I've heard some interesting stories about what people have done with their unwanted wedding gifts. I've heard of them being re-gifted (as some of mine obviously were), or becoming part of a garden, or even being used as "perennial gifts" at Christmas parties. So what kind of things do people do with their unwanted wedding gifts? I'm curious (and I know there are stories out there).

Thursday, September 07, 2006


Once it was one of the Seven Deadly Sins but now it's everywhere but nobody talks about it (except to say that they don't talk about it).

Perhaps it's time to renew not only our condemnation of it, but also our help for those who suffer from gluttony. So to start, let's make sure we all know what this word means (let's face it; it's been ignored so long in Baptist circles that many have forgotten what it means). defines gluttony as "excessive eating." It seems that with the rise of obesity in America we should open our eyes. If this is an issue with which people struggle, the Church should be on the front lines of the fight.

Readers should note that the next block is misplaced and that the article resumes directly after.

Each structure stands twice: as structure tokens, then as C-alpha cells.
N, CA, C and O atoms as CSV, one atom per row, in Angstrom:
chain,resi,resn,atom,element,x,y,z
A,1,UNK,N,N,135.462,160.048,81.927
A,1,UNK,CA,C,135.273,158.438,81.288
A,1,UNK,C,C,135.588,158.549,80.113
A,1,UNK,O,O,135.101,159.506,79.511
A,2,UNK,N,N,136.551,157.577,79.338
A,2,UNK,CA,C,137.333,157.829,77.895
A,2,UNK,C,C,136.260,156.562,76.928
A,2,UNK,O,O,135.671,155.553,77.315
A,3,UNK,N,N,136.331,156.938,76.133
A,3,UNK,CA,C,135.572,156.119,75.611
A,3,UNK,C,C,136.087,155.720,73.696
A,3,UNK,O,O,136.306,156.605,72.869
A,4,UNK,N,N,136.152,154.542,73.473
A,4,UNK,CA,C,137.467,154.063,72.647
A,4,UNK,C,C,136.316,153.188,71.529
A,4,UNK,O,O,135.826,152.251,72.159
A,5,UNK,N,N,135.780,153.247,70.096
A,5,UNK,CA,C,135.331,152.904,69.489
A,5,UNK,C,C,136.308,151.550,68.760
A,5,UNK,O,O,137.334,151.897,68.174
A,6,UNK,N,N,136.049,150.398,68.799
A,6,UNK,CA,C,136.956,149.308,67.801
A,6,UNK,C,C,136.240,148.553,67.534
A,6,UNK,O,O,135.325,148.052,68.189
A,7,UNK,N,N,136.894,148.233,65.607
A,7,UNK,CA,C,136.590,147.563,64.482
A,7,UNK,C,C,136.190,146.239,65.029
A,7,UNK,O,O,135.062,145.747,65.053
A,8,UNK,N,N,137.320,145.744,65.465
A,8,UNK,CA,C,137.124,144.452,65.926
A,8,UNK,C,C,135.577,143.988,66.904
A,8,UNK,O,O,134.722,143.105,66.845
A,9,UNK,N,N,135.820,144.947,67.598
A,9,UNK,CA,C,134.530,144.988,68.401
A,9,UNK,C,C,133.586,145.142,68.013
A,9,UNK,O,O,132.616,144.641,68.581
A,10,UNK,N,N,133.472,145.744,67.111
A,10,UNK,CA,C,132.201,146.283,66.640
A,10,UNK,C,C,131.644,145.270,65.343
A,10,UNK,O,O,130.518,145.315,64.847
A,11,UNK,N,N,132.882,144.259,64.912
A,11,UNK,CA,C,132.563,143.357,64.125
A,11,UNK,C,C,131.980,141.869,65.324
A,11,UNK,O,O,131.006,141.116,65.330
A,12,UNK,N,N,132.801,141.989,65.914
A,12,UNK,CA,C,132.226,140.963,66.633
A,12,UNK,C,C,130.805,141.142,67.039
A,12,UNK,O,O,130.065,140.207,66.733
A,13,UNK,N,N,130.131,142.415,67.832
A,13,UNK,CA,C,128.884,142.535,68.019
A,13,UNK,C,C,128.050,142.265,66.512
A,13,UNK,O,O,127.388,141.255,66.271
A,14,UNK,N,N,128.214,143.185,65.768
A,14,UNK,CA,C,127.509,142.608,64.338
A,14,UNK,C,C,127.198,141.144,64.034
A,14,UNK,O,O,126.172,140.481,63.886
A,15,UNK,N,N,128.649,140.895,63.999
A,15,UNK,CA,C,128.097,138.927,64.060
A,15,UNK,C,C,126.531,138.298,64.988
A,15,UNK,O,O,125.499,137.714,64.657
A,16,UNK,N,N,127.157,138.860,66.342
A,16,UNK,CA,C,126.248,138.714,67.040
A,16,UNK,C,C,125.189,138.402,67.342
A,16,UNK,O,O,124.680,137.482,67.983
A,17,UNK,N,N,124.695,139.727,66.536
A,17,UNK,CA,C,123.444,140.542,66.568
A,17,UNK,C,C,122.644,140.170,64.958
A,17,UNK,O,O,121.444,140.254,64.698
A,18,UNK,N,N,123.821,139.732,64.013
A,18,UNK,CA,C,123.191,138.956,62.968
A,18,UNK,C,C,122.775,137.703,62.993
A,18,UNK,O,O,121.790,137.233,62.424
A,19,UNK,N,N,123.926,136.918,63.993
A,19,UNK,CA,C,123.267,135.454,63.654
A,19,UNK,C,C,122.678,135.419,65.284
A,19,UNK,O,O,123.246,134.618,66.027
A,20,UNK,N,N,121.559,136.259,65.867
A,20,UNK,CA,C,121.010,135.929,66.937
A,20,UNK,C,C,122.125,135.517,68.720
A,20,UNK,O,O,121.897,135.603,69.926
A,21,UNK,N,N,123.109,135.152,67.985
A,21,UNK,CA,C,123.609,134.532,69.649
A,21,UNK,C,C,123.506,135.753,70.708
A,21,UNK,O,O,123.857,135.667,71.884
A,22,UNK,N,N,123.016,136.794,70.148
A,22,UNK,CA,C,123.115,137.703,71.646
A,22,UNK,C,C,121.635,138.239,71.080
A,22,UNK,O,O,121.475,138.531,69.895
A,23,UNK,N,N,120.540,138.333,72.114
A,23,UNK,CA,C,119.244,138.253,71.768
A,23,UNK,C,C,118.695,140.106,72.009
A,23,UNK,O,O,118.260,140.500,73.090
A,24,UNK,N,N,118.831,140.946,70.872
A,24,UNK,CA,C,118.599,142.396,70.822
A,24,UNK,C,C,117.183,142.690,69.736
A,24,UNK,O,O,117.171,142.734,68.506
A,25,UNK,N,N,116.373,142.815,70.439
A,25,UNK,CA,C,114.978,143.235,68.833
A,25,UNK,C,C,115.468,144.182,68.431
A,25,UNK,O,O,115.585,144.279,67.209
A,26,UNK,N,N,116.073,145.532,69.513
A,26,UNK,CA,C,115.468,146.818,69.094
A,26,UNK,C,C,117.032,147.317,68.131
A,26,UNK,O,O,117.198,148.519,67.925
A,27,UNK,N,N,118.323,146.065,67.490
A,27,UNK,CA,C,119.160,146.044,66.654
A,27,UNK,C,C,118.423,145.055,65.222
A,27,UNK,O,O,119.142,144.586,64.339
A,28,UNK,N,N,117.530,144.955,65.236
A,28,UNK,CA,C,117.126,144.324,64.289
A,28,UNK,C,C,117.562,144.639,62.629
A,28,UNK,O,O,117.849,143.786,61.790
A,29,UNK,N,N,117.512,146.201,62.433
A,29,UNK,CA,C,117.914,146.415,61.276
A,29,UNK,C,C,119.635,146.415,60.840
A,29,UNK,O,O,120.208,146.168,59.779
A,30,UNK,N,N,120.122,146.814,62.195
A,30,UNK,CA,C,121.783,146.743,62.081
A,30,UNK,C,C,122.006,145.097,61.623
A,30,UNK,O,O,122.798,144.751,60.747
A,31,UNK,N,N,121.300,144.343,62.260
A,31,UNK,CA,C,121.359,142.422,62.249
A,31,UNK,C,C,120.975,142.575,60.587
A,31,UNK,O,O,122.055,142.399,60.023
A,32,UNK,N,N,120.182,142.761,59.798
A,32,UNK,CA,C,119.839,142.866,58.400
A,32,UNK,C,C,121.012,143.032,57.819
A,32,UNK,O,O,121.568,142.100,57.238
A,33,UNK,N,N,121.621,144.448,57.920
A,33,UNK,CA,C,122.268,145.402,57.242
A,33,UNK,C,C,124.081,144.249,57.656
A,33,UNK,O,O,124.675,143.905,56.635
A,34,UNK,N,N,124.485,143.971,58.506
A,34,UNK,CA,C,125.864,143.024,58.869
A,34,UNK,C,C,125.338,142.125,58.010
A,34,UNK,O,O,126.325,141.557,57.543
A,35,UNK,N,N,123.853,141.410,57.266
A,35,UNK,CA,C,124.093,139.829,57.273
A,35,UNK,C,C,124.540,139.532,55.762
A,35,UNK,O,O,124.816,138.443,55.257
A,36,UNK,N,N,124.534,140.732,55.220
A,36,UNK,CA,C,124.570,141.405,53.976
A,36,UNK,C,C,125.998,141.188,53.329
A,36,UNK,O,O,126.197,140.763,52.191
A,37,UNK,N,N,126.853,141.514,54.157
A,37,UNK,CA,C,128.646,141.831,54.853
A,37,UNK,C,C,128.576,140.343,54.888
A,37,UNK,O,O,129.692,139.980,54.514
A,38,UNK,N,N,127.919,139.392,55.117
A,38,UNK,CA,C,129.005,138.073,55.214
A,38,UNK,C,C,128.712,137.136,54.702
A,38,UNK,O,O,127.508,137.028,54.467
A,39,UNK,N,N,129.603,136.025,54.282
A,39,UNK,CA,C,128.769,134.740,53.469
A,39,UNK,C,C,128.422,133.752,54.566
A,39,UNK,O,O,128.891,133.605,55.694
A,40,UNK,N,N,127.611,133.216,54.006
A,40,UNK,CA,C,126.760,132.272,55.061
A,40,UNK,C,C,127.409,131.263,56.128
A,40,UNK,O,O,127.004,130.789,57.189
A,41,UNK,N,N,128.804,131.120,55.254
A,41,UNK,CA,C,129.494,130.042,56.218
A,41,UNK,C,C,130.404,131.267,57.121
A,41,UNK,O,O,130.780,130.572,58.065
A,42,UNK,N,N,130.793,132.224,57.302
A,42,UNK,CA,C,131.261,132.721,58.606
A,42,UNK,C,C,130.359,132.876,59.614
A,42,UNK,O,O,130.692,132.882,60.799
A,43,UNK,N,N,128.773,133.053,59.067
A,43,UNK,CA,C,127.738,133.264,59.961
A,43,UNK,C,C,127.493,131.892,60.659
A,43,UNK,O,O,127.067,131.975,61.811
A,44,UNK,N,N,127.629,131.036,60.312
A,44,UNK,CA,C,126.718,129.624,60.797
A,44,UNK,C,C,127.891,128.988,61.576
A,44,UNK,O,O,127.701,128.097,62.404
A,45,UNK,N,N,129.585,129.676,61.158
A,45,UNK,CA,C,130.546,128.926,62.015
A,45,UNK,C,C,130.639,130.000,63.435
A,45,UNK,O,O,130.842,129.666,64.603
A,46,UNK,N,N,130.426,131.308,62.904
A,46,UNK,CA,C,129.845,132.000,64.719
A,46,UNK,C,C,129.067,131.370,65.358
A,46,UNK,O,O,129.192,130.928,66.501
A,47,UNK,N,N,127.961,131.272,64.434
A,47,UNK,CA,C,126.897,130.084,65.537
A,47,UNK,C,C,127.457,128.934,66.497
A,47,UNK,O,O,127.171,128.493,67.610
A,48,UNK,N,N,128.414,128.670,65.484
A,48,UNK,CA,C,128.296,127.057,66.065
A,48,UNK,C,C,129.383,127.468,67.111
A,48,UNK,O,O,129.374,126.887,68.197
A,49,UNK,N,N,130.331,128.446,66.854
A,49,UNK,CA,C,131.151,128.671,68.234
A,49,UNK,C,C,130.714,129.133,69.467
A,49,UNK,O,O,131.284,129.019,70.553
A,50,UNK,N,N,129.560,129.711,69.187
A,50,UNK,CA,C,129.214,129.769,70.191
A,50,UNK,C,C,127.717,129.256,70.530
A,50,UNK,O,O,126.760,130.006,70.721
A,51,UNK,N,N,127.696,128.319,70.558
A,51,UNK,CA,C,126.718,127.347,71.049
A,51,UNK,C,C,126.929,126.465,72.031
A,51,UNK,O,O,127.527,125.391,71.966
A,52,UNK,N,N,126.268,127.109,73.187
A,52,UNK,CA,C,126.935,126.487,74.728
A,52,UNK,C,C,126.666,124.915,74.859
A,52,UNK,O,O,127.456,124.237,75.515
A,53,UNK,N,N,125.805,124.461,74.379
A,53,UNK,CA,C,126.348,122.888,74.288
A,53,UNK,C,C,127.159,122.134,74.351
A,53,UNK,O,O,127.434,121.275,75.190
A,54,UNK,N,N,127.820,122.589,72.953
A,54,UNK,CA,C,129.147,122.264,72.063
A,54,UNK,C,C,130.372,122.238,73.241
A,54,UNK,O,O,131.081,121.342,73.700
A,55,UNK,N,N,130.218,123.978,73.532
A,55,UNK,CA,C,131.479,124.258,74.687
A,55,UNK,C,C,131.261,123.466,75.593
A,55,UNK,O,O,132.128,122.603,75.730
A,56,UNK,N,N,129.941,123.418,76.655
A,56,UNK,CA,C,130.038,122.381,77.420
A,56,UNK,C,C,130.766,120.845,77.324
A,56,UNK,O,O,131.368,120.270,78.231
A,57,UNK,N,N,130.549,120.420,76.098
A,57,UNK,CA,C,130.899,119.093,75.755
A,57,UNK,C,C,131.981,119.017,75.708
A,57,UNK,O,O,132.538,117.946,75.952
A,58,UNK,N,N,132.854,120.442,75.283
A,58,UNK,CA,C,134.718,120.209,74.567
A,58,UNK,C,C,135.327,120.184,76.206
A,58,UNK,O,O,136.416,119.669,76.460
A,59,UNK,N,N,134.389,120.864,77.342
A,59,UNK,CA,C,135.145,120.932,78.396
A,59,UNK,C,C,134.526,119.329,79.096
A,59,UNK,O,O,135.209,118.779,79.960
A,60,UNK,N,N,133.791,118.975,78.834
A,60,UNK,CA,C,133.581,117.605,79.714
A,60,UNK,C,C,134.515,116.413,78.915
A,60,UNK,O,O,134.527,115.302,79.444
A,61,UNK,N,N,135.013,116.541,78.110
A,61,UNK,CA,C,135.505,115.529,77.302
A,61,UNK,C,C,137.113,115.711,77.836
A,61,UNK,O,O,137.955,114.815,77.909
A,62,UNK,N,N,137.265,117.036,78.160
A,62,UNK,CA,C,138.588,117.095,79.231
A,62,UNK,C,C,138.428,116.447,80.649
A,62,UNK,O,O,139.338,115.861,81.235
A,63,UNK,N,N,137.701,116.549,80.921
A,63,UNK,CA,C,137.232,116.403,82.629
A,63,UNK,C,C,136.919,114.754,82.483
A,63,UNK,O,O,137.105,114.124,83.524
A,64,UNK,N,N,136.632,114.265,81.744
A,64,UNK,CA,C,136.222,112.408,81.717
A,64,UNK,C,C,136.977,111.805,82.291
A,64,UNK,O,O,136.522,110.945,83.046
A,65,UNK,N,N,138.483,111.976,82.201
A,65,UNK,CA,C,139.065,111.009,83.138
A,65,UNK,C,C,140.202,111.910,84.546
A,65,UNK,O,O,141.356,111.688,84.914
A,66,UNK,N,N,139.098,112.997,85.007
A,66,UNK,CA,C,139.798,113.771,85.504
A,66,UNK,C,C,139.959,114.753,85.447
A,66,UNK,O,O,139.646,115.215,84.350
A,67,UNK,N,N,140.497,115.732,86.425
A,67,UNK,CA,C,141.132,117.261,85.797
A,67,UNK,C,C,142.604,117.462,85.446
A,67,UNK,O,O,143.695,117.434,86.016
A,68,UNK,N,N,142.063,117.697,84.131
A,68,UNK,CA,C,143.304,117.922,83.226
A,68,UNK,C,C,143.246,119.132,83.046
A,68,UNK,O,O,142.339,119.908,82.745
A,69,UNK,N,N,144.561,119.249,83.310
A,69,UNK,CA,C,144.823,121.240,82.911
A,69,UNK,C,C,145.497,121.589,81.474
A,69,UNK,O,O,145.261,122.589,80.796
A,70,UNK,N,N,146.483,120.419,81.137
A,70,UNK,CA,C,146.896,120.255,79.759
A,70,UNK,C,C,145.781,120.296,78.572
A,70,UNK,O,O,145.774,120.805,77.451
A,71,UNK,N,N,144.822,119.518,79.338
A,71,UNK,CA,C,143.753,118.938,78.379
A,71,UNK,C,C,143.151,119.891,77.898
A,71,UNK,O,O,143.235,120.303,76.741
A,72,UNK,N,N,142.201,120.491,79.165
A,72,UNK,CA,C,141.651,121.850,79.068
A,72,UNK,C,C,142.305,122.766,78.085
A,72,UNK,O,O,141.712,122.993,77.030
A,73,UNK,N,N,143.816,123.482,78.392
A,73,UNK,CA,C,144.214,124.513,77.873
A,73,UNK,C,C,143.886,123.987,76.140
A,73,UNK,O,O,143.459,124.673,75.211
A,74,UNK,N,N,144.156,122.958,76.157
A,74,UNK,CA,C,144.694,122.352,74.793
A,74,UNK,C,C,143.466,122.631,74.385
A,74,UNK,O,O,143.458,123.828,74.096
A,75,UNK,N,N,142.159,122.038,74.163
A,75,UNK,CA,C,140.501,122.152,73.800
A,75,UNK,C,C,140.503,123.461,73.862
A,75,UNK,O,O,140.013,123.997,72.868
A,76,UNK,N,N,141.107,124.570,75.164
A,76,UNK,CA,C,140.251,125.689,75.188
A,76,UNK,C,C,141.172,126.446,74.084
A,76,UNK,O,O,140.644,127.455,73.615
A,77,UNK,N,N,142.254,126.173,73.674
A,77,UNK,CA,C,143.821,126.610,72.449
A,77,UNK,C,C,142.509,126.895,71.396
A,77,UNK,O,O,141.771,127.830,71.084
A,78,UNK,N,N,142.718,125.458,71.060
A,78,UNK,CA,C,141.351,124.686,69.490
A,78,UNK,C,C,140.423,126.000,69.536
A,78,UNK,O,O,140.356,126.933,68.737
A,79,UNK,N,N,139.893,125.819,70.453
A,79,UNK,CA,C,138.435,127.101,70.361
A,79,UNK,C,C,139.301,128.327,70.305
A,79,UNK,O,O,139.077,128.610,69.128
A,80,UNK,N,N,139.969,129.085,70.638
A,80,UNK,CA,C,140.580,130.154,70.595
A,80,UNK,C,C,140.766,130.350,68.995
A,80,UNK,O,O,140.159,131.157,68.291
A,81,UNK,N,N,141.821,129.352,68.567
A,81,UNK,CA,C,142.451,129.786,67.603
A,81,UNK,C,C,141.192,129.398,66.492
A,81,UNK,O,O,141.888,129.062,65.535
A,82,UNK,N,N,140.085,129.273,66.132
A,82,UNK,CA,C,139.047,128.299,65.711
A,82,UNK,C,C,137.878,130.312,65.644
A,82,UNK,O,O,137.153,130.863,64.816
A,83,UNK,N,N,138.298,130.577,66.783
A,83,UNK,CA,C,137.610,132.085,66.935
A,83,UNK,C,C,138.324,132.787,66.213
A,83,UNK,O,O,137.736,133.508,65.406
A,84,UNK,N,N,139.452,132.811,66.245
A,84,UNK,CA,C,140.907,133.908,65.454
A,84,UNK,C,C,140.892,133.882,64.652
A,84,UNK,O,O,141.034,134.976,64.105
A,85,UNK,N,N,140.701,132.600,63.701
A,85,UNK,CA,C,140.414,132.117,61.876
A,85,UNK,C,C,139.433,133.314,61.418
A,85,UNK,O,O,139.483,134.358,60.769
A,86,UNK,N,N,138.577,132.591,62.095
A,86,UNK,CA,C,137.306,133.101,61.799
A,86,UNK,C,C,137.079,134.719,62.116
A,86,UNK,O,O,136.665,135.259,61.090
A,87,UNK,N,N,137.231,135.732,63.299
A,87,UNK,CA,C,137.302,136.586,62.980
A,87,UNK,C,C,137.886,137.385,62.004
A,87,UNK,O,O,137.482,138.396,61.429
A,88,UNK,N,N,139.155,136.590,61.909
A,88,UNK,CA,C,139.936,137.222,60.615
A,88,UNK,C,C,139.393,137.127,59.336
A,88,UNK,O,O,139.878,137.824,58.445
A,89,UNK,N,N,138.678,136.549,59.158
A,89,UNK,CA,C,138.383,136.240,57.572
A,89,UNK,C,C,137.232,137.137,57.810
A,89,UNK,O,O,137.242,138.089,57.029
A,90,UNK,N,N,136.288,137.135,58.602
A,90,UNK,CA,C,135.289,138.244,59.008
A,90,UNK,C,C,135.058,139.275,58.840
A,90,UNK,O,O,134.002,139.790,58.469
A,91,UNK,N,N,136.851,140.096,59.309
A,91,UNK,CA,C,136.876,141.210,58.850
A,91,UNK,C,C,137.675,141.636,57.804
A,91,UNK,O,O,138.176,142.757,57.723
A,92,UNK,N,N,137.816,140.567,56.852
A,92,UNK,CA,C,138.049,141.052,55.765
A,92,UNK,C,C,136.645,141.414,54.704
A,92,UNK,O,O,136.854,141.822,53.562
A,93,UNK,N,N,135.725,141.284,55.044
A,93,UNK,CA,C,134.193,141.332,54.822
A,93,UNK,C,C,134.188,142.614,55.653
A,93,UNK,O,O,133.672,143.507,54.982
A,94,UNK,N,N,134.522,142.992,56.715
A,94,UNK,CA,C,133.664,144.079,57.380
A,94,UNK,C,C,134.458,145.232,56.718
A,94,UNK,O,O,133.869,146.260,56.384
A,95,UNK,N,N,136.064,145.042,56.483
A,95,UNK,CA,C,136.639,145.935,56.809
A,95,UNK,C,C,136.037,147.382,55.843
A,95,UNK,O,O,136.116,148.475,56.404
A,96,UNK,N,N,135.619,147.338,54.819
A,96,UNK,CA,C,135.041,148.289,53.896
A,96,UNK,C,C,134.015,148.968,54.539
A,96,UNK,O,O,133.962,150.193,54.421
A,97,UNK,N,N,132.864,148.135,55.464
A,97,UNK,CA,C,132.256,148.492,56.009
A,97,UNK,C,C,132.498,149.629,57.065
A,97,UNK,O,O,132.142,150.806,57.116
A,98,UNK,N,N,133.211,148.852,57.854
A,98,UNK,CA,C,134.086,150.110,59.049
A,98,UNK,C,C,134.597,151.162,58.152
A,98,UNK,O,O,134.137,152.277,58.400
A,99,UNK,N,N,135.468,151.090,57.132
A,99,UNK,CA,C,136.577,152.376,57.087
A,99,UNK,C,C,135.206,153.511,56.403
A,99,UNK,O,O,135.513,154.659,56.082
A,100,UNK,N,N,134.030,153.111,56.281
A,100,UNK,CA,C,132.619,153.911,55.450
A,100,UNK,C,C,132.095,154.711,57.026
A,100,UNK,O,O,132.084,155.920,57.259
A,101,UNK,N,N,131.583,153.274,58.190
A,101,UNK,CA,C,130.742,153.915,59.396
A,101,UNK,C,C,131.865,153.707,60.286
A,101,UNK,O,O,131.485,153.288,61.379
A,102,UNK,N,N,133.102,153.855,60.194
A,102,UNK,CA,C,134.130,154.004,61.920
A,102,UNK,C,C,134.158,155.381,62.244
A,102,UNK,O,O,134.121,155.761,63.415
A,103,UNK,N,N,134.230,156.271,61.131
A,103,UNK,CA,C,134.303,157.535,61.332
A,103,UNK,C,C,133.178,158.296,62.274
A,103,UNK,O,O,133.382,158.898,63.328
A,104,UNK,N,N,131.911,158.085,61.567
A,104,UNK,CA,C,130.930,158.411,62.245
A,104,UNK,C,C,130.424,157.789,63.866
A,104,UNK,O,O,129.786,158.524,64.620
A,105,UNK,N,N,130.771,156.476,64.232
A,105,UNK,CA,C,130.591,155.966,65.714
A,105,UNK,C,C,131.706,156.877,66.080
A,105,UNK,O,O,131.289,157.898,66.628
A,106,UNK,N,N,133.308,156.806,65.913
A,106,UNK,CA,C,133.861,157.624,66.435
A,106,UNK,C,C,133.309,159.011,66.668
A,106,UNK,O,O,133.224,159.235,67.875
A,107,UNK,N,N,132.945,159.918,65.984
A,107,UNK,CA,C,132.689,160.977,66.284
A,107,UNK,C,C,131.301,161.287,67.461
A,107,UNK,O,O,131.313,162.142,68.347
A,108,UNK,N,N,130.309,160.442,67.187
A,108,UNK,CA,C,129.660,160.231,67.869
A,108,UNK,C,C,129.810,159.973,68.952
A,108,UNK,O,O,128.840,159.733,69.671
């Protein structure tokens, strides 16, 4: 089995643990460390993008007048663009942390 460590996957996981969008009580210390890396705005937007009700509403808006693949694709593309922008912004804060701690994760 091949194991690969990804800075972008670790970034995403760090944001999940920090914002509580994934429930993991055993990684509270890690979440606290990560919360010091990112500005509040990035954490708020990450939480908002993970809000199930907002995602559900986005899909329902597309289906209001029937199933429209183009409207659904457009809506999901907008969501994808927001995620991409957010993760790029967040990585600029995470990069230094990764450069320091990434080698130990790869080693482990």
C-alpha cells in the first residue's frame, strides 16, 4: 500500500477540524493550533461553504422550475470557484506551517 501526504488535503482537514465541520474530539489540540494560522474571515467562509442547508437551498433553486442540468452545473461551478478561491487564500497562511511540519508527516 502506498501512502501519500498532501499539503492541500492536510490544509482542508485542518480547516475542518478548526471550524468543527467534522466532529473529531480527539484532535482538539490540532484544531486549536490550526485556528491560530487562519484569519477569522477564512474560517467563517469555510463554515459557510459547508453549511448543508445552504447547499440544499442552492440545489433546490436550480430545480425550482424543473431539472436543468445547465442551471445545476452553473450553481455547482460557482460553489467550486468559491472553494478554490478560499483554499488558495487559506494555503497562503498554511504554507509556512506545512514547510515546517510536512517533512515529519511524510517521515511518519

Now to establish my own credibility here I'll say (as my friends may be tired of hearing me say) that in order to join the Air Force I had to lose 40 pounds last year. I did that by making some hard decisions and being disciplined about my eating and exercise.

Gluttony is a sin. If we've ever said after a meal "I shouldn't have eaten that" or "I shouldn't have eaten all of that" then we're guilty. James 4:17 (NASB)says "Therefore, to one who knows the right thing to do and does not do it, to him it is sin." The right thing is "stop eating so much" or "don't eat certain things." Hey if it was easy we wouldn't have so many fat people.
(Yeah I said Fat).

If our bodies are the Lord's Temple, what are we saying about our Lord?
Food for thought:
Or do you not know that your body is a temple of the Holy Spirit who is in you, whom you have from God, and that you are not your own? For you have been bought with a price: therefore glorify God in your body. 1 Cor 4:19-20 NASB

Tuesday, September 05, 2006